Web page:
Notes: The World Trade Organization is meeting in Cancun, Mexico. So are protestors against globalization.

The focus of the protests against the WTO this year is directed at farming subsidies in the United States and Europe. According the anti-subsidies camp, the subsidies paid by rich nations' governments to farmers keep prices artificially low. Thus, farm products from rich nations are dumped at lower-than-market prices into poor nations. The result, the argument goes is that this is putting farmers in poor nations out of business since they cannot compete with the lower prices.

I know about farming subsidies from friends who are American farmers. They argue that without them, farming in America would diminish and then we would be dependent on other countries to supply America with agricultural products, and end the argument with: "Do you want to have to be in the position of asking a hostile nation to supply us with corn, for example?" The odd thing about farming subsidies is that we don't think about them at the supermarket. We are in fact paying a higher price than we realize for agricultural products because our taxes pay for the subsidies.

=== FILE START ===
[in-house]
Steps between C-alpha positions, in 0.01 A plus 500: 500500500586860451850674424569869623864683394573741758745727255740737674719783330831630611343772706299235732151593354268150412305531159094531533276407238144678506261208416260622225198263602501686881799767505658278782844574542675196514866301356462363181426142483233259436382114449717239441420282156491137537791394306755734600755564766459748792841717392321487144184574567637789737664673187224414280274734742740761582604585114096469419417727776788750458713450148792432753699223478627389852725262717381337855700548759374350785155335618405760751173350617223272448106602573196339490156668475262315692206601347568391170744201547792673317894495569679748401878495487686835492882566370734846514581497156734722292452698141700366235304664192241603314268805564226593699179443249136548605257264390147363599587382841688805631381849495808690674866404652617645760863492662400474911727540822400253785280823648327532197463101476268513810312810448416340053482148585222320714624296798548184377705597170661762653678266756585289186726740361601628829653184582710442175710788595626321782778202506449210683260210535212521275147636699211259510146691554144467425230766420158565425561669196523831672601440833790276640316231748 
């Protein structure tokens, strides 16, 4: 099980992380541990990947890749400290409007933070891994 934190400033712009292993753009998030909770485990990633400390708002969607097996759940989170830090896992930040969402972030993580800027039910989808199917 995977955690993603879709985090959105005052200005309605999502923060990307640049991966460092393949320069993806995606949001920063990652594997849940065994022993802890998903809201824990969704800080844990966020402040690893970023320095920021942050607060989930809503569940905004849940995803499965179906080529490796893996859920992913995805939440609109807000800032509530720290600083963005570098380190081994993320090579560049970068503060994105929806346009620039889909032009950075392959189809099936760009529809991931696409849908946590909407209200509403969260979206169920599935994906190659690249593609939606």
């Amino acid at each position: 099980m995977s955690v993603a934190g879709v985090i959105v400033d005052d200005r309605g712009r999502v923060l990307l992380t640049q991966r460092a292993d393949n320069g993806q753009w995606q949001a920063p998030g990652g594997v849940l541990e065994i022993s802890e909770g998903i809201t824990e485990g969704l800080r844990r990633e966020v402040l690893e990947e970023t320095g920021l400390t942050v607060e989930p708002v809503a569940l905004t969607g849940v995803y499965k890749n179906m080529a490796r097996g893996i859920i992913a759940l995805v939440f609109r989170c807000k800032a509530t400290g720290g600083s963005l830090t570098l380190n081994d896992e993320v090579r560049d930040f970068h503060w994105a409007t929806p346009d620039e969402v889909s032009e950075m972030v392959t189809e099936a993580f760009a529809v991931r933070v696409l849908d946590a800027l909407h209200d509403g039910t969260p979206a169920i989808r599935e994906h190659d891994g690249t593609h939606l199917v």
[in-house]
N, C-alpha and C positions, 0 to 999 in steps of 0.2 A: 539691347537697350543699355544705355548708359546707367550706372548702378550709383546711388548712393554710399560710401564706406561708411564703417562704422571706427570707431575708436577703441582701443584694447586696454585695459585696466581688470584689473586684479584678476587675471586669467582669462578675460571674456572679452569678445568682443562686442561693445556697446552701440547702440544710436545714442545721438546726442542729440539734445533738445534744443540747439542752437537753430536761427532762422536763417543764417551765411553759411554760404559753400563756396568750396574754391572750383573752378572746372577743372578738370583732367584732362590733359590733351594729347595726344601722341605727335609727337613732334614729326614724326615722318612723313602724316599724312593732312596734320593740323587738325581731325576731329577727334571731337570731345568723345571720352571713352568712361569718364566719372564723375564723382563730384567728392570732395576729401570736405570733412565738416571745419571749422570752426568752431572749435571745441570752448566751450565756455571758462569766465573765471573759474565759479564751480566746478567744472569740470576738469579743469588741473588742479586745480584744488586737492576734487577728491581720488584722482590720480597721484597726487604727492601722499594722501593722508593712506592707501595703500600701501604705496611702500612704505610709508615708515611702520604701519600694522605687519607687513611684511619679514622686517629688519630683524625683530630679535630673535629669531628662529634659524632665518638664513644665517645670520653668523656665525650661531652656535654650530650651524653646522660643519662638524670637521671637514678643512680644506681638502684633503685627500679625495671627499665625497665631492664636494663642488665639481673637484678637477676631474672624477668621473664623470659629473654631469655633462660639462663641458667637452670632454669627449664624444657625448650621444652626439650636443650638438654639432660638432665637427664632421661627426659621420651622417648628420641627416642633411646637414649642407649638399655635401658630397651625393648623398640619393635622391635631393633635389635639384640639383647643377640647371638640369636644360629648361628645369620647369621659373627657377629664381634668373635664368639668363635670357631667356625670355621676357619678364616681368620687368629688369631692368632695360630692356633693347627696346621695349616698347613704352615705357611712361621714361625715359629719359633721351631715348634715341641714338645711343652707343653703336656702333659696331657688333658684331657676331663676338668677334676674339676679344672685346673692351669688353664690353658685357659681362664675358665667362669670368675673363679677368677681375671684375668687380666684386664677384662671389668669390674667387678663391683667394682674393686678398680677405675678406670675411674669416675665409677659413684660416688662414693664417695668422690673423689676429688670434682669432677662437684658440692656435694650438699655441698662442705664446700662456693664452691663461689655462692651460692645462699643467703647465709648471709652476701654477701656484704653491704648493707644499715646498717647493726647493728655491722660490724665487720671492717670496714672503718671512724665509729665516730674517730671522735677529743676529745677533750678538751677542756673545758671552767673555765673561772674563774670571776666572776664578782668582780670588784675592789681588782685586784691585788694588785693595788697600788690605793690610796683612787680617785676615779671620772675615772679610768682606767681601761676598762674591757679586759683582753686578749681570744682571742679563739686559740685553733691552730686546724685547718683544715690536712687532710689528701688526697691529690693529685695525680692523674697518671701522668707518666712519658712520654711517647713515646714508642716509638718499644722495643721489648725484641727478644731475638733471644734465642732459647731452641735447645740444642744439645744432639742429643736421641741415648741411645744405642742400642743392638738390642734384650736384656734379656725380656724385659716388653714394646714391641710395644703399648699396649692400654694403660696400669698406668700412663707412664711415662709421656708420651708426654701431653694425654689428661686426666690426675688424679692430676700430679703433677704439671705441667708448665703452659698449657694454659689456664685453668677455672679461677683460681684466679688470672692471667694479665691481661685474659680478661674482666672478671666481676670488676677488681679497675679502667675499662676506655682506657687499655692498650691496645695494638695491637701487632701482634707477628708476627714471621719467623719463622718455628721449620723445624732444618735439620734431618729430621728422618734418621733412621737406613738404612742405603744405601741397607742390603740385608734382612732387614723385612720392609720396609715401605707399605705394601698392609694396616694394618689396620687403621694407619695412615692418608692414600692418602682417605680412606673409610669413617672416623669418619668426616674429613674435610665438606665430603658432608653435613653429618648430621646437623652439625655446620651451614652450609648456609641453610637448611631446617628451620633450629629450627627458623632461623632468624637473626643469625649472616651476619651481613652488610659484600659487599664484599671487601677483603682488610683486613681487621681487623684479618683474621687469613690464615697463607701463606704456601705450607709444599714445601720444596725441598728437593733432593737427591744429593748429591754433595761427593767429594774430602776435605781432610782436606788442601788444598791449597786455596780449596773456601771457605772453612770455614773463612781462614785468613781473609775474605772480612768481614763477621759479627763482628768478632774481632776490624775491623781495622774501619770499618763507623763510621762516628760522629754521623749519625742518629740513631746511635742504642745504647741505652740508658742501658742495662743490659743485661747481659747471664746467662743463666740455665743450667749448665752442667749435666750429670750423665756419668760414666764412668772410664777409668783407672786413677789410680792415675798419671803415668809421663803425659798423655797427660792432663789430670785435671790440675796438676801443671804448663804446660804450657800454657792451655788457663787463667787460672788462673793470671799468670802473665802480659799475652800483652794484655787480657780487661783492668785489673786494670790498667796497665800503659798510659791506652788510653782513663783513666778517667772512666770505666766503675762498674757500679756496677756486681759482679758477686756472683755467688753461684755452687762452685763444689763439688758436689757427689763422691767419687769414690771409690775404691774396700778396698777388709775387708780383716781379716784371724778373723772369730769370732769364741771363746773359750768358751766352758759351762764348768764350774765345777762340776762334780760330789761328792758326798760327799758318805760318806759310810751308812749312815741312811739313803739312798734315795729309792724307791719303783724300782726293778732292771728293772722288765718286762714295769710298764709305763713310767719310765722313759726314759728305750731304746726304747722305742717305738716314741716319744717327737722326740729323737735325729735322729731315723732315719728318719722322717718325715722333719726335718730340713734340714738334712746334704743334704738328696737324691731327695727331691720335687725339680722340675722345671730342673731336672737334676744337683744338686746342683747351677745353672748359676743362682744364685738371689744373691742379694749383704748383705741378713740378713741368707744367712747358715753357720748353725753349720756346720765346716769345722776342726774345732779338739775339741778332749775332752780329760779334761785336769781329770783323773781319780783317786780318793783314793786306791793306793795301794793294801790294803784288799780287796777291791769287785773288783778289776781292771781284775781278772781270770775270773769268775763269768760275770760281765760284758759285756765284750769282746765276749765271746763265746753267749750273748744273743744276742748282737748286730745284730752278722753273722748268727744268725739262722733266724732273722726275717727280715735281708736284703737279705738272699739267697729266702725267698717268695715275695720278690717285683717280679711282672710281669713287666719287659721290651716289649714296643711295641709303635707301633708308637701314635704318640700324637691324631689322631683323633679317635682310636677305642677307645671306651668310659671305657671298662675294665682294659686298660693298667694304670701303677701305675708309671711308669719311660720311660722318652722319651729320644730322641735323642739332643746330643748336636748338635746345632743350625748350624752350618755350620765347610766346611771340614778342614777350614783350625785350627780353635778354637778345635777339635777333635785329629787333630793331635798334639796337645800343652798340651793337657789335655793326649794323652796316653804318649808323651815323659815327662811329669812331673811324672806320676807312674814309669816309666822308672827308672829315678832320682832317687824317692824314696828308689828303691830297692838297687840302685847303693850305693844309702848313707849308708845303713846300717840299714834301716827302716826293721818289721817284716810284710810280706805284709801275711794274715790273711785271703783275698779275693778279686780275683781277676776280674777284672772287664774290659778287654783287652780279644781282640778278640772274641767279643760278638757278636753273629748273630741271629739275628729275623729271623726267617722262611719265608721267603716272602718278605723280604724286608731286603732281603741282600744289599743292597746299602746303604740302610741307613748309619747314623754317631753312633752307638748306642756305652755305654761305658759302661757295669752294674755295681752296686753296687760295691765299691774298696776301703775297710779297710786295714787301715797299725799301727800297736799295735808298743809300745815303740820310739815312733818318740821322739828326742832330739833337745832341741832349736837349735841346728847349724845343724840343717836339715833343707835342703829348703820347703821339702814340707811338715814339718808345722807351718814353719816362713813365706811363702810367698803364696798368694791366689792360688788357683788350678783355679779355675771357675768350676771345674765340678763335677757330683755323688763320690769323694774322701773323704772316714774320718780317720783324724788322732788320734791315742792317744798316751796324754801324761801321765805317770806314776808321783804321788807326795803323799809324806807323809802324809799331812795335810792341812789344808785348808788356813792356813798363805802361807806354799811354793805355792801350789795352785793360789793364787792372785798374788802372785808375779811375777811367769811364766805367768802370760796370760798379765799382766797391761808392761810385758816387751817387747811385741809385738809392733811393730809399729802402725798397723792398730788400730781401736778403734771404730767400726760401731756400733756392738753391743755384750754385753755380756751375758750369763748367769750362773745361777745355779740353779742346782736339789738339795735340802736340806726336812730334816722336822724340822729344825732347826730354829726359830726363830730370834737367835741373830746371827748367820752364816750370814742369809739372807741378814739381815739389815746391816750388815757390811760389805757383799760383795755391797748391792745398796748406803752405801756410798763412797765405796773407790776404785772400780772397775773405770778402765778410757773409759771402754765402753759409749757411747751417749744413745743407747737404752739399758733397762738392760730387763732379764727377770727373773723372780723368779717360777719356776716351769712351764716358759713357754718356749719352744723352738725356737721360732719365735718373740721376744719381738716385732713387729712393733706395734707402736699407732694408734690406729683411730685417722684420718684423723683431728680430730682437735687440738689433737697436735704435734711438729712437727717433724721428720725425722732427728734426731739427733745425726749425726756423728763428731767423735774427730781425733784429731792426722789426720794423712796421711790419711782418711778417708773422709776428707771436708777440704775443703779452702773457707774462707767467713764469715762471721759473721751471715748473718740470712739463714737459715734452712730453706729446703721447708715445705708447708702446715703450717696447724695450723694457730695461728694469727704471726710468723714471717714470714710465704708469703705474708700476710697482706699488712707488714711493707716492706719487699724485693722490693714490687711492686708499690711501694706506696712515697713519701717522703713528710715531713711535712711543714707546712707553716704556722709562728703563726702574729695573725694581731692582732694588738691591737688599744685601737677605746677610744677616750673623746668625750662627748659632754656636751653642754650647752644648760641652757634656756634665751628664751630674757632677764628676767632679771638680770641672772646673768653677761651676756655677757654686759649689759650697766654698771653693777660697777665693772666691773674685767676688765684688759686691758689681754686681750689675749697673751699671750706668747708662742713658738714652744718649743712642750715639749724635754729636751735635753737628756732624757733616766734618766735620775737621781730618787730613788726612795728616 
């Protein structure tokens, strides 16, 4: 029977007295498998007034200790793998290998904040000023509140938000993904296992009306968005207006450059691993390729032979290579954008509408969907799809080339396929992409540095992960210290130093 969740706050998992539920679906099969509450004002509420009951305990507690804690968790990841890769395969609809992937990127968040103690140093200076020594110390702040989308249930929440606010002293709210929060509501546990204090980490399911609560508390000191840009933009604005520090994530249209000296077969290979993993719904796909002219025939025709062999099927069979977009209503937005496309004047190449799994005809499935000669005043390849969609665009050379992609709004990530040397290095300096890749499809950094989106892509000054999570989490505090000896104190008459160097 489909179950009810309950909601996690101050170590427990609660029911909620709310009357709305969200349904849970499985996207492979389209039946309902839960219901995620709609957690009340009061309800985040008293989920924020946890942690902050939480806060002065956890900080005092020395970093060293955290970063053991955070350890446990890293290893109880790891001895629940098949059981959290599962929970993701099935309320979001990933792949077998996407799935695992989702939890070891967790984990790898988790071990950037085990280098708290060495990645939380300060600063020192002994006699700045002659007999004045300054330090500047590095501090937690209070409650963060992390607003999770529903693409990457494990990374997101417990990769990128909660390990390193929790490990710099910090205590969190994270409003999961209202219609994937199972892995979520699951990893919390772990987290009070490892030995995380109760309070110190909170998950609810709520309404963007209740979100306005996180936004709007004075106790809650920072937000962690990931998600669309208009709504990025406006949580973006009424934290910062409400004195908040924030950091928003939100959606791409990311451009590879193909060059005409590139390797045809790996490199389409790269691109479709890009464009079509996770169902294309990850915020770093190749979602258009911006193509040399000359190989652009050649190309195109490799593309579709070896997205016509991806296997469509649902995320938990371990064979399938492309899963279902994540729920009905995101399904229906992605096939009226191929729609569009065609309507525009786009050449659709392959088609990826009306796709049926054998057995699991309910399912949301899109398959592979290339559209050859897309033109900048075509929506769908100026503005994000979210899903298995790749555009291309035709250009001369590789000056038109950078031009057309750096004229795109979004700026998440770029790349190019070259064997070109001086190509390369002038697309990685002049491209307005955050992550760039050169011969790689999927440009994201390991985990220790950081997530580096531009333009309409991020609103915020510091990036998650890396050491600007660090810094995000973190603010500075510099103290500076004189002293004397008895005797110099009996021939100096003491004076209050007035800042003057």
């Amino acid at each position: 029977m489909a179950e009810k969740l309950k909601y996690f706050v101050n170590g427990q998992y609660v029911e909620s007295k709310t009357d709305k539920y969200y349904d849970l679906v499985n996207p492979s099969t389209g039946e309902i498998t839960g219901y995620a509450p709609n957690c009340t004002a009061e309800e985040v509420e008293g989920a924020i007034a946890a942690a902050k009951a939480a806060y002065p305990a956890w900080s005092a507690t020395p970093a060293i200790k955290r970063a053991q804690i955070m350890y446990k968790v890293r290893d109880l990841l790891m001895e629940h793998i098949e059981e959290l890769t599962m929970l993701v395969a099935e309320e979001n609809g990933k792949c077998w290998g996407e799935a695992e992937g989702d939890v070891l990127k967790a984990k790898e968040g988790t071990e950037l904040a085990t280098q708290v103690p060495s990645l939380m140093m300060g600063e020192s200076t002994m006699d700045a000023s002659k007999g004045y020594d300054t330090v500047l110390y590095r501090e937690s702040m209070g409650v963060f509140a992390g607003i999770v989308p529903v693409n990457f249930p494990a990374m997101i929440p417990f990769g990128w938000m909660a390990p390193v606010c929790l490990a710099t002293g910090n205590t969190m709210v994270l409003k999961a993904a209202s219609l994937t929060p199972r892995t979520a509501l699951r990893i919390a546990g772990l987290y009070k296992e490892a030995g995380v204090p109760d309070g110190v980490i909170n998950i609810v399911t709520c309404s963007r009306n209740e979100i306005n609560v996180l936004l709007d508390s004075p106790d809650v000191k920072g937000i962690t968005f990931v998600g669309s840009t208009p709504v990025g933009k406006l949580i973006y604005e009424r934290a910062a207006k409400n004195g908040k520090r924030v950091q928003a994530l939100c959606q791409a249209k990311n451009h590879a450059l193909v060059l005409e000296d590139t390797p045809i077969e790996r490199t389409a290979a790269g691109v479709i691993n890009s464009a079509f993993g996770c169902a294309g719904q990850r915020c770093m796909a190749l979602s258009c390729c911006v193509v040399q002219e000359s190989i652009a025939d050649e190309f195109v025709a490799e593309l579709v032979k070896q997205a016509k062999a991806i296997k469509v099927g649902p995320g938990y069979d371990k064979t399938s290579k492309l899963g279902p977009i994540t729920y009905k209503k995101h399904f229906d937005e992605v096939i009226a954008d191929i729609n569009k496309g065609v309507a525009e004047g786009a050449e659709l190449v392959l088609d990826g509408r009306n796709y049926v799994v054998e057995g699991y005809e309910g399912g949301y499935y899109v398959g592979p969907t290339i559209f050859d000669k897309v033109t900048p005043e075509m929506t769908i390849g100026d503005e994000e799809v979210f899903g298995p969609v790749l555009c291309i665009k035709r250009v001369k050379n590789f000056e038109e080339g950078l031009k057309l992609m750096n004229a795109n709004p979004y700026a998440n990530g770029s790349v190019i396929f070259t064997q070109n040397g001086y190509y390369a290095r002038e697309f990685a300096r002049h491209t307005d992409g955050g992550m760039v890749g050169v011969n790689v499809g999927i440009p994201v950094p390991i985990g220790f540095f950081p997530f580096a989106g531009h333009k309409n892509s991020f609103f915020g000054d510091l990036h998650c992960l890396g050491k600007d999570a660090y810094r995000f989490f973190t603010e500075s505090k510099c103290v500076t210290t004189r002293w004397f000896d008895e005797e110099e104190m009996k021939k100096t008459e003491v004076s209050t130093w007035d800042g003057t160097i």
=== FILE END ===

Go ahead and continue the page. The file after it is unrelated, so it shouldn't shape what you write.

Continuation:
Regardless of your feelings about subsidies, there is no doubt that poor nations are not fairing well economically. I have no sympathy for drug dealers and such, but faced with the prospects of a life in a sweat factory or without employment at all -- with no chance of getting ahead -- it's easy to understand why some people choose that path or the one of revolution. This ties the interests of the poor nations directly to the interests of the rich nations. They simply cannot be ignored
. 09.14.03